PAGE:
1. Can you call for assistance when needed?
  2. A good franchisor wants to help you through the start-up phase, so to take full advantage of what you’re paying for, you need to be willing to ask for guidance. A good franchisor will likely offer many good suggestions, possibly a long to-do list that will require time to implement.
  1. Do you have enough capital to set up the business to operate as designed?
  2. Before you buy the franchise, your research should have told you how long it will take to operate in the black, and the Franchise Disclosure Document will tell you your upfront expenses. Getting to profitability varies by location and franchisee. You will need to be work hard and pay operating expenses for some time before earnings begin.
  1. Can you accept paying the franchisor royalties and other specified fees?
  2. These fees are the price you pay for a proven operating system, built-in research and development, a fully vetted list of suppliers, as well as an advertising campaign and ongoing support and training.
  1. Will you accept structure in your business?
  2. If you would rather create your own approach to a unique business that reflects your particular vision for a product line or service, you don’t want a franchise.
  1. Can you accept advice from authority?
  2. When you buy into a franchise system, you are part of a team, and the franchisor needs each of its franchisees to present a consistent image to the buying public. No reinventing the system.
  1. And, most importantly, can you trust the system to work? Ideally, you will answer yes to each of these questions. If you answered no to more than two, then you might want to consider an independent business. I also suggest you consult a franchise coach, who is in the business to help you make the best decision to ensure success. Ready to make your dream of becoming an entrepreneur come true?
  2. If the answer is no, then don’t buy the franchise.

 

Ready to make your dream of becoming an entrepreneur come true?

Get your free evaluation today!

 

Contact Dan Citrenbaum to create the career you’ve always wanted. As a Franchise Coach, Dan brings years of experience helping people select and buy a franchise or existing business. You can reach Dan at dcitrenbaum@gmail.com or at (484) 278-4589.

 

©Dan Citrenbaum 05/2015

 

Sick and Tired of Your Job? Try Our Entrepreneur’s Checklist

Sick and tired of your job?

Try our Entrepreneur’s Checklist

If you’re one of the 90 percent of Americans employed full time by someone else, chances are you’re not feeling much satisfaction at work. Some of you are stuck with a boss who makes your lives miserable, while others may be merely bored or vastly under appreciated

Only 30 percent of Americans are actively engaged in their jobs, according to a recent Gallup report, State of the American Workplace. Not only does being unhappy at work lead to a whole range of obvious complaints, it can also take a toll on your health, the survey reported

One way to improve your situation is to strike out on your own. So how do you know if you’ve got what it takes to run your own business?

Just like most things in life, what separates the whizzes from the also rans is preparation. Do your research, write a realistic business plan, raise sufficient capital and your odds for success go way up.

Even before you pinpoint your business, you’ll need to start by asking yourself key questions to determine whether you’re ready to leave a sure paycheck for the chance to take charge of your career for life.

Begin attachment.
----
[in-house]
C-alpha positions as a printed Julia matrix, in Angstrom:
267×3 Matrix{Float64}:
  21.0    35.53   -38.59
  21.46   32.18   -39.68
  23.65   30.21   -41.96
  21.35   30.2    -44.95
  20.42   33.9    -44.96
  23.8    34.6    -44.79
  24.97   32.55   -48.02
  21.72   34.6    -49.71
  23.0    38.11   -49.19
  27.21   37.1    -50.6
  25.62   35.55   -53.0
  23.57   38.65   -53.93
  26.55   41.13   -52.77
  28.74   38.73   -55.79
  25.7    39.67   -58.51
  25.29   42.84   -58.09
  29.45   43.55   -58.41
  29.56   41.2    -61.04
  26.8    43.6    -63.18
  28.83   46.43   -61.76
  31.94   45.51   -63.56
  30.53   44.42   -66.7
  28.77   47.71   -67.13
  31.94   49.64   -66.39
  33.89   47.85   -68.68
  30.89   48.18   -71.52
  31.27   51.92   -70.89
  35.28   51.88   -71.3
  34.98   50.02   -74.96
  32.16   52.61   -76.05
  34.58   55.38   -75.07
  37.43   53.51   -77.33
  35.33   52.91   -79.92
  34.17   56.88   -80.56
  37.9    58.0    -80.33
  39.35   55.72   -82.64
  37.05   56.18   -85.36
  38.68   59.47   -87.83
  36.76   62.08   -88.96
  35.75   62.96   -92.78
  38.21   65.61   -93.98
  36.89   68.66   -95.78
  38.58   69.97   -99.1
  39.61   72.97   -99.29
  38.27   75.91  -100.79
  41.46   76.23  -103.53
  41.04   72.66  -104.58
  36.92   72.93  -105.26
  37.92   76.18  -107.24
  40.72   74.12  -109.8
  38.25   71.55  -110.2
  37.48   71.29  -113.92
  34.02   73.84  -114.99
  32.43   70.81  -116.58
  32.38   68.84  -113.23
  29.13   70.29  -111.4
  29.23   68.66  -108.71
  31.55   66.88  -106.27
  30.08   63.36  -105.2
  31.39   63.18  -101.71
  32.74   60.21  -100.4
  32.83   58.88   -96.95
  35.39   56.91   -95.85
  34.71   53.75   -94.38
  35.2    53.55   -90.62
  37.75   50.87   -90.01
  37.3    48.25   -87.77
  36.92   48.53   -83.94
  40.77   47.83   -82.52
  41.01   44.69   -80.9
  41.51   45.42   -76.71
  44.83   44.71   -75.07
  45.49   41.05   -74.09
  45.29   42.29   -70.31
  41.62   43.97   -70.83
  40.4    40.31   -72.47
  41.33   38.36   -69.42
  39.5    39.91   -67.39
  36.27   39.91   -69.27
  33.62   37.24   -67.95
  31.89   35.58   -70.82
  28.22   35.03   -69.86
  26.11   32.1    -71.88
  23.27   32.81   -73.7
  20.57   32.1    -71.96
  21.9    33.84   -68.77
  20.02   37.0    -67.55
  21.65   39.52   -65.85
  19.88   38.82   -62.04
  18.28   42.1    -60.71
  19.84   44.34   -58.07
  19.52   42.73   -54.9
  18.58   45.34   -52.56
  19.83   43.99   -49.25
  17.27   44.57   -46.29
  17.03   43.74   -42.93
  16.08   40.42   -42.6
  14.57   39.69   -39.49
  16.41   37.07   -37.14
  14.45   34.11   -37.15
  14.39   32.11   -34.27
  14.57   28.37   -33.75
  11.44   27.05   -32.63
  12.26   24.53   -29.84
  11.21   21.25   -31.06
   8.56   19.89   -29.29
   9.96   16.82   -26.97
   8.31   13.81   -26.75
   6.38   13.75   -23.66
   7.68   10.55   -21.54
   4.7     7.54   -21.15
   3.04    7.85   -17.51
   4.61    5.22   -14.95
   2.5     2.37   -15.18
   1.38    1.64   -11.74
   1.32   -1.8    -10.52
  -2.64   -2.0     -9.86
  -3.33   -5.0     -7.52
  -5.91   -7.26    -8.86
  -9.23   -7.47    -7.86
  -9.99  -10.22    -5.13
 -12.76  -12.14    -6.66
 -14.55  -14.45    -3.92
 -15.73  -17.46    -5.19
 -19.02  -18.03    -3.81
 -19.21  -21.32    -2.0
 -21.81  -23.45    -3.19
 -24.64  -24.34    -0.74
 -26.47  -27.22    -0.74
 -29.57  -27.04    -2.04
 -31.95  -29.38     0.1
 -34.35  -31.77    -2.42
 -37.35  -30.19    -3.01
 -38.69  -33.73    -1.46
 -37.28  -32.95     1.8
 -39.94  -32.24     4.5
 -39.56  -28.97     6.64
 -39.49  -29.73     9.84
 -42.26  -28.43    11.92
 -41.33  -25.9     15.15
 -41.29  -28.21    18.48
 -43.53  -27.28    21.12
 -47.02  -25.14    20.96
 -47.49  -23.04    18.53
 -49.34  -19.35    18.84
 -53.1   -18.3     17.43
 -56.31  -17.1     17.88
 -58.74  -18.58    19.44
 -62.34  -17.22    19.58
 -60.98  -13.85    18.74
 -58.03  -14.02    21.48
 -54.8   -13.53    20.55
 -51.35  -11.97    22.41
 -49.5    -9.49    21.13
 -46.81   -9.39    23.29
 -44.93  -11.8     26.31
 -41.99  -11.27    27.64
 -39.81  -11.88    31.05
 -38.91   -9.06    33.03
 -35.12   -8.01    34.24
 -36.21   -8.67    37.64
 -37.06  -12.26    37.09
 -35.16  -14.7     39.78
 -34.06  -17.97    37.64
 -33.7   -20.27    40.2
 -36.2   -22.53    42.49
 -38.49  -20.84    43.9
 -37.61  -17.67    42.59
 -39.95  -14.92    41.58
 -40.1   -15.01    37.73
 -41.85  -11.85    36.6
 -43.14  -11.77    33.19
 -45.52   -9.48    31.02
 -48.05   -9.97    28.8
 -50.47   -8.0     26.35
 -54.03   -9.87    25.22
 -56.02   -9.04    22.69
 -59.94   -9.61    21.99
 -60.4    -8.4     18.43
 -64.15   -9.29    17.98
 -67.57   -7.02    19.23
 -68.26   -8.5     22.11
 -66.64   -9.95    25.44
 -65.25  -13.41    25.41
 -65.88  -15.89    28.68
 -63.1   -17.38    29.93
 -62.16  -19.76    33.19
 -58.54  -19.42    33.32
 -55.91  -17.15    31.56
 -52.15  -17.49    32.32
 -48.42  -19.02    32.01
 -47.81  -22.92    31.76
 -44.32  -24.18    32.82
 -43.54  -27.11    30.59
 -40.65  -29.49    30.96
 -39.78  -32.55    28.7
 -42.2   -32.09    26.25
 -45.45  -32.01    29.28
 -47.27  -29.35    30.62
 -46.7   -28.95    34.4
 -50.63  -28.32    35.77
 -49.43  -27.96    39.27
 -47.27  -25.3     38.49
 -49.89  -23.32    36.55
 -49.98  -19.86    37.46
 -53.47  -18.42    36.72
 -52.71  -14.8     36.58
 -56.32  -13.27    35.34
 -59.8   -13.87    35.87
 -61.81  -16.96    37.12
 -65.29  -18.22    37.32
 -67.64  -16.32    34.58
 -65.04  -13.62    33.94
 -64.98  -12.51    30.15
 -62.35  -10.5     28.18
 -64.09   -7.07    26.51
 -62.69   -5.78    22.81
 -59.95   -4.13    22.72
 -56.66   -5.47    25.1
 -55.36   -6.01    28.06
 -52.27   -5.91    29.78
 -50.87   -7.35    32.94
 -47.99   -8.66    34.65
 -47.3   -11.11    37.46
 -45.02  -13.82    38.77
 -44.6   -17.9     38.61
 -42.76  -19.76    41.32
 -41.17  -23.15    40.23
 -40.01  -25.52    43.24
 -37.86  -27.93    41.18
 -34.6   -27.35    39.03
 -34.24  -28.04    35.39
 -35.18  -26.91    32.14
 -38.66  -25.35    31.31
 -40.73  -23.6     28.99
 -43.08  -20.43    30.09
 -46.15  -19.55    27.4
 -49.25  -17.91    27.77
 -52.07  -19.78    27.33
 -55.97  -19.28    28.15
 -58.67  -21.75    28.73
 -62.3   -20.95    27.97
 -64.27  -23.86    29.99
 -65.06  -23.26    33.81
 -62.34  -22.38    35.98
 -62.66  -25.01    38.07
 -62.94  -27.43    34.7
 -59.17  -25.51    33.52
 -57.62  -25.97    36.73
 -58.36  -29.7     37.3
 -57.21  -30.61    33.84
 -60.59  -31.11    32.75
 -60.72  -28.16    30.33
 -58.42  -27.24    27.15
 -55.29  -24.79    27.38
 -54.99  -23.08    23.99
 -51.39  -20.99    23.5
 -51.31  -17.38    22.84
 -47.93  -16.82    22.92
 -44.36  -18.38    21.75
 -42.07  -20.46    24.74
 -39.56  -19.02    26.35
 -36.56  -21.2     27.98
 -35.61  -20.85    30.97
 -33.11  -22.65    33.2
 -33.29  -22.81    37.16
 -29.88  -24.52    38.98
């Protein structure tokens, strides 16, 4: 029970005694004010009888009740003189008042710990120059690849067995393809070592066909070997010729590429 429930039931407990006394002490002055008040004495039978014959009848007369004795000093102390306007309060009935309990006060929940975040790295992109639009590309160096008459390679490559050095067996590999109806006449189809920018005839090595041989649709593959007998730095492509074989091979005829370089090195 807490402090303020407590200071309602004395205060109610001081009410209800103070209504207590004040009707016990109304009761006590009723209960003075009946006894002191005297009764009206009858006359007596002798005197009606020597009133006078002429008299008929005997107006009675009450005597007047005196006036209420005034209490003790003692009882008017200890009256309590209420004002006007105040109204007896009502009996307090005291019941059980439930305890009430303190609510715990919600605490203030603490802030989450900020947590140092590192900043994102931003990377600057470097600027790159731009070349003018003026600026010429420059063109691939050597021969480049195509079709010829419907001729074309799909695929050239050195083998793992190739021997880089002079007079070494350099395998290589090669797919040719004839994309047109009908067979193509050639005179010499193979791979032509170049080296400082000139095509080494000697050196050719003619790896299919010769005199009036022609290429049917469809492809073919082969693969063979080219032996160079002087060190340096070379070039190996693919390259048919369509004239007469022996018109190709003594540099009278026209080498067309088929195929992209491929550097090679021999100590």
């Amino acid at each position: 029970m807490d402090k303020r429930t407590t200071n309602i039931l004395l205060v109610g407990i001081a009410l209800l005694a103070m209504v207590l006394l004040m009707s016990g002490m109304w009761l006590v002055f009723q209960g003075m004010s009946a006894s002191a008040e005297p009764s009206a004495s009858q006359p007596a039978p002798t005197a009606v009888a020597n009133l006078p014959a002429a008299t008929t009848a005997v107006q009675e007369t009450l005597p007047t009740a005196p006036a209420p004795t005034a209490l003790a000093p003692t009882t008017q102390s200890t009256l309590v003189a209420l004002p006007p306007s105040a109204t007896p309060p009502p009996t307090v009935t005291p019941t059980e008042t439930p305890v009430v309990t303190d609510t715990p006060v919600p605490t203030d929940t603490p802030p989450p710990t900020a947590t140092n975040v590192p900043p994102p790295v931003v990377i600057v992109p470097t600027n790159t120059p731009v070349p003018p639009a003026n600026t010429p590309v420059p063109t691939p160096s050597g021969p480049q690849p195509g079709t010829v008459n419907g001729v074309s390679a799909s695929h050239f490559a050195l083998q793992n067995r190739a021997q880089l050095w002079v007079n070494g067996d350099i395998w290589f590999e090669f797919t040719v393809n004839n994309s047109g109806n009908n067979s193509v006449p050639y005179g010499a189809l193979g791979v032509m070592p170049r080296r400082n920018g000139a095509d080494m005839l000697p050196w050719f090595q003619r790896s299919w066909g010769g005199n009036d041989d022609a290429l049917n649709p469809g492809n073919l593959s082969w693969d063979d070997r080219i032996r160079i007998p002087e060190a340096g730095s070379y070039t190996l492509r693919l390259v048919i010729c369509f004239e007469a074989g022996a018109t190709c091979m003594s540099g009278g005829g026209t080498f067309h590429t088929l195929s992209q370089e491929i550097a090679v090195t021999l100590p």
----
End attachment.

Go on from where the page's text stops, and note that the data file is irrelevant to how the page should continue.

Entrepreneur’s Checklist

Support from your family

When undertaking such a major life change, it’s critical you have your family behind your decision to give up your job to follow your dream. As you may go through a financial fallow period, their support can help you persevere.

Commitment and dedication to making your business succeed

You’ve heard the phrase: You’ve gotta want it more than anything else. Or how about: Hungry for success. The point is you have to believe in yourself even when faced by setbacks. Sometimes that means aggressively courting clients or revising your business plan. Surround yourself with critical support, including a good attorney, accountant and business coach.

Sufficient capitalization or willingness to take on debt

While you will likely need to finance some of your startup costs, you should have sufficient resources set aside to get you through the startup period until revenue begins to exceed costs and the profits start rolling in.

Management Skills

If this is one of your strengths, bravo, but if not, you may need to investigate what it takes to manage employees. If you choose a franchise, you’ll get ongoing training to help you learn the art of hiring, retaining and getting the most out of your workers. Alternatively, you could purchase one of the many franchises that do not have any employees other than the owner.

Marketing

How do you see yourself getting customers? The answer to this question will dictate which businesses best suit your style. If you’re an expert at networking, you’ll likely find it easy to develop a clientele. For those who prefer that customers find them, either due to a good location or national advertising campaign, you might want to try a retail operation.

Desire to develop your own or follow someone else’s system

You may be well suited to a franchise if you like the idea of following a system that’s been perfected over time and working well for franchisees around the country. Or you may prefer to control every aspect of your business and make your own unique contribution to the marketplace.

Tolerance for Risk

Even in today’s job market where a steady job is no sure thing, starting your own business requires you to be comfortable with risk. If you believe in your vision and have the moxy to push through the learning phase, you greatly improve your odds.

If you’ve checked most of the items above and you’re ready to move forward, we recommend you consult a coach to help you decide on a business that suits your skills and experience.

Once you turn the tables and occupy the boss’s chair yourself, don’t forget you still want to make your employees feel valued, help develop their strengths so they, too, can feel satisfied and engaged at work. After all, you’ve already walked in those shoes. And happier employees can go a long way toward helping you make your business a success.

 

 

Ready to make your dream of becoming an entrepreneur come true?

Get your free evaluation today!

 

Contact Dan Citrenbaum to help you create the career you’ve always wanted. Dan brings years of experience helping people select and buy a franchise or existing business. You can reach Dan at dcitrenbaum@gmail.com or at (484)278-4589.